Chemical neuroprotection in the cochlea: The modulation of dopamine release from lateral olivocochlear efferents

Balázs Lendvai, György B. Halmos, Gábor Polony, Judit Kapocsi, Tamás Horváth, Máté Aller, E. Sylvester Vizi, Tibor Zelles

Research output: Contribution to journalShort survey

31 Citations (Scopus)

Abstract

The prevalence of sensorineural hearing loss is increasing worldwide, mainly due to ageing, increased noise exposure and cardiovascular risk factors. Several papers dealt with the mechanisms underlying the primary causes of impaired hearing and eventual deafness, including the damage and loss of auditory hair cells; however, very little is known about the protective mechanisms that exist for hearing. Several recent investigations have implicated dopamine (DA) in a neuroprotective circuit for the cochlea. The lateral olivocochlear (LOC) efferents provide axonal innervation of the inner hair cell afferent synapses and release DA and other substances in response to different stimuli. Under ischemic conditions or during noise exposure, DA has been proven to play a neuroprotective role against glutamate excitotoxicity. This review summarises what is currently known about the modulation of DA release in the cochlea, using primarily in vitro experimental data. Based on recent knowledge, there could be two functional subgroups within the LOC fibres, i.e.; the DA- and GABA-containing projections. In this review, we attempt to show the neurochemical interactions between these two subsystems. Other aspects of cochlear neurotransmission are also discussed to provide a complete picture of cochlear dopaminergic function in physiological and pathophysiological cases with particular reference to excitotoxicity.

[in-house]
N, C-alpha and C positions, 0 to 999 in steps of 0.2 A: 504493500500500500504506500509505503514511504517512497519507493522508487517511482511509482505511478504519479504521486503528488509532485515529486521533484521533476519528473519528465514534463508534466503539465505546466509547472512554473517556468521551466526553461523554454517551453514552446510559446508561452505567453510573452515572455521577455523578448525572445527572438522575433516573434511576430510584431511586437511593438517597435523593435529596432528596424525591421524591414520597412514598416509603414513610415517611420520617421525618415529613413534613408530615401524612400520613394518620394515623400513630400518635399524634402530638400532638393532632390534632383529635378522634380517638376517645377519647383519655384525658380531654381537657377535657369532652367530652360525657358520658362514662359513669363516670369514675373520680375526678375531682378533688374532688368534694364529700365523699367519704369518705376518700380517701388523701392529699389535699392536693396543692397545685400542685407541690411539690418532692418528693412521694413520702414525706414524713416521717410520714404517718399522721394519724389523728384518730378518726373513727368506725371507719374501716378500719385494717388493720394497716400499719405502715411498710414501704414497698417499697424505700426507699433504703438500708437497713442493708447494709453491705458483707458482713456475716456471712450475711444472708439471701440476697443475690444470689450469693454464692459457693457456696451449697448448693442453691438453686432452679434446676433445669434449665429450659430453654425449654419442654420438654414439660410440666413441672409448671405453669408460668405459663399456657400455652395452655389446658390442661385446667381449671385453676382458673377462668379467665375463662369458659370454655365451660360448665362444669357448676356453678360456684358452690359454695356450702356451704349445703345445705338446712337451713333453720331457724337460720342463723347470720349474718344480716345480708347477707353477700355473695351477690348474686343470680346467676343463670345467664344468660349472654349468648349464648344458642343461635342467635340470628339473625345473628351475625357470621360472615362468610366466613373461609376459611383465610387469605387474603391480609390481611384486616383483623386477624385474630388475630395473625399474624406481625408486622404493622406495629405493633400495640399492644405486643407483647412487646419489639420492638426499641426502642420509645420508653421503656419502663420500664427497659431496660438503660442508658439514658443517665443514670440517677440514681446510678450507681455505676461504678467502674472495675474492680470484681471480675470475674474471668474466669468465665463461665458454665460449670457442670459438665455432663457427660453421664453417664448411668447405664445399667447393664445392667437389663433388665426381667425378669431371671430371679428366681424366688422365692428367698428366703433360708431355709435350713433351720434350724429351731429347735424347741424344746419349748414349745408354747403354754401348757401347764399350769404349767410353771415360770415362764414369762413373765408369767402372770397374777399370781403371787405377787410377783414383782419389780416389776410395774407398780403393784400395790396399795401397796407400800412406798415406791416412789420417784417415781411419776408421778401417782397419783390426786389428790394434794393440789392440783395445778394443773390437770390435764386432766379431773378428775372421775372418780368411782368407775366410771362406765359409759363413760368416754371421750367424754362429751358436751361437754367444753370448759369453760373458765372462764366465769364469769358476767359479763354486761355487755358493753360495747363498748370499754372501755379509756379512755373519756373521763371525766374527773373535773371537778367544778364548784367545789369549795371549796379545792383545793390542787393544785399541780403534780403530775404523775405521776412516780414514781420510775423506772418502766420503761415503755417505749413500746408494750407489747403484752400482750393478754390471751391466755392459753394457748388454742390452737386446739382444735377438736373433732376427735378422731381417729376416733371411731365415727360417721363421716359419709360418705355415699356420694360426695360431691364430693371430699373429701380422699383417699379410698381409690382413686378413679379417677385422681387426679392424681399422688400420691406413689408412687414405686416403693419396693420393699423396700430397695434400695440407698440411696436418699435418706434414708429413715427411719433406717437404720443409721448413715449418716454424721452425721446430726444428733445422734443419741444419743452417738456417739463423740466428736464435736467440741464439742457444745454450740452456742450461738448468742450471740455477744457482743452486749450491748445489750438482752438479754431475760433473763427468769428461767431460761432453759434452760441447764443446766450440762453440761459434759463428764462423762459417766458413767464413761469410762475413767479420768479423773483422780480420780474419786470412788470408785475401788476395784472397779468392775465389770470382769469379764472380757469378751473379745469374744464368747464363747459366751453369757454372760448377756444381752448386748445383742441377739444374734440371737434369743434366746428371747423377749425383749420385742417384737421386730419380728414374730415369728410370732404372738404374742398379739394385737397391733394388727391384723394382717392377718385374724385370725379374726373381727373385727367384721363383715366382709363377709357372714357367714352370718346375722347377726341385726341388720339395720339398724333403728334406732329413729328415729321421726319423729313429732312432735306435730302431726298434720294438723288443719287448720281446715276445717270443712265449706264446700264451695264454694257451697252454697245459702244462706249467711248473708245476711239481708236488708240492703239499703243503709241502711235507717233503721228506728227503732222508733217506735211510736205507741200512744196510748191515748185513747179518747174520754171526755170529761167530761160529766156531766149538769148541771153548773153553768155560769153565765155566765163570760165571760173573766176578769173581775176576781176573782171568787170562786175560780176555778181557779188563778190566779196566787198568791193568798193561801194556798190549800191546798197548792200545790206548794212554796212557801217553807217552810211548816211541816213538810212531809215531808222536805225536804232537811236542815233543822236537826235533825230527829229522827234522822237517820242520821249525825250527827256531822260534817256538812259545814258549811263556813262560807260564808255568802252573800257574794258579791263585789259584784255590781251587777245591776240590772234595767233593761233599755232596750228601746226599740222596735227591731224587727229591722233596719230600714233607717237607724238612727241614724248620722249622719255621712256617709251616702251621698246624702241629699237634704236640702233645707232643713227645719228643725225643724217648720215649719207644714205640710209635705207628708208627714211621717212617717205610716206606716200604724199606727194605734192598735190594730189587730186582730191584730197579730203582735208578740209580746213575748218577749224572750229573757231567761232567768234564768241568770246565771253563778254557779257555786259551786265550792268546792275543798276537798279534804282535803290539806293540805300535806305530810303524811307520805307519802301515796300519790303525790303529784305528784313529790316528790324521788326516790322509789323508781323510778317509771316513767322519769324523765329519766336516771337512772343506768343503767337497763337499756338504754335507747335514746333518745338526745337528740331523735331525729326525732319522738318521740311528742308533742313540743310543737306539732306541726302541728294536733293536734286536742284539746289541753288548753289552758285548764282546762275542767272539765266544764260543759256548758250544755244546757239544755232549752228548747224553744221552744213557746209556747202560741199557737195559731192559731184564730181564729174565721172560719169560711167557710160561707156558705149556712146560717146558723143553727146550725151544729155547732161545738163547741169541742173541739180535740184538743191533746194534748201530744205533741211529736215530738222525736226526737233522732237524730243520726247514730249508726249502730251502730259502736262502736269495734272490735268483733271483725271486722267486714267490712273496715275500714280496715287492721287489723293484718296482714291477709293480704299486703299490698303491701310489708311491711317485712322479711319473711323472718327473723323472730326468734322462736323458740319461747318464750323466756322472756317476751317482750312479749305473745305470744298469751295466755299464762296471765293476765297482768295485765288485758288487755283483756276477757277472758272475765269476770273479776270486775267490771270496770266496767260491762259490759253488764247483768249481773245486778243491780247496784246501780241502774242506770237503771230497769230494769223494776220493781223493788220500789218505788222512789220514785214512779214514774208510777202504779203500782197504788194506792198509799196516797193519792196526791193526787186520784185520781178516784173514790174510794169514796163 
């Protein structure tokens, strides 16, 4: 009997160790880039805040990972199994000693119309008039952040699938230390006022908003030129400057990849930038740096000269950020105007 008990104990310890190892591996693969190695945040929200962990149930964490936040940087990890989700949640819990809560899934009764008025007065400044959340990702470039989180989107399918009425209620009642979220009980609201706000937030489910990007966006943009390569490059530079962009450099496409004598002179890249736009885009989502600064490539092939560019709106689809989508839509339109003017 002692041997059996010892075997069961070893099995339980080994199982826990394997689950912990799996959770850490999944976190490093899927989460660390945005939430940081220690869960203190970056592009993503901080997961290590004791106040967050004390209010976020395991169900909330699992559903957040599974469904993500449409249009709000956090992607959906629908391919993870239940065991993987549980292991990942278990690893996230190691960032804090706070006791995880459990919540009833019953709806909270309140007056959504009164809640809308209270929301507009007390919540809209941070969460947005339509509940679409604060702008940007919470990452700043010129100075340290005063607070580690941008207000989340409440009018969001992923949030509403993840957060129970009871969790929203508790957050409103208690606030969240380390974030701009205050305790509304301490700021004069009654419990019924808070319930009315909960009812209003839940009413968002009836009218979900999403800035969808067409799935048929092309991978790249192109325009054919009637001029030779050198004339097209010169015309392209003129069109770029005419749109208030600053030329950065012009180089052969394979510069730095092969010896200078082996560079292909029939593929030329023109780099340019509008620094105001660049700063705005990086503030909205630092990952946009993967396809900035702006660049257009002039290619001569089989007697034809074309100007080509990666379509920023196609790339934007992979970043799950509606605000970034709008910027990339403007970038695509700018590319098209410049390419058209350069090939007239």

Original languageEnglish
Pages (from-to)150-158
Number of pages9
JournalNeurochemistry international
Volume59
Issue number2
DOIs
Publication statusPublished - Aug 2011

Keywords

  • Clinical treatment
  • Cochlea
  • Hearing loss
  • Neuroprotection
  • Organ of Corti
  • Presbycusis
  • Role of dopamine
  • Tinnitus

ASJC Scopus subject areas

  • Cellular and Molecular Neuroscience
  • Cell Biology

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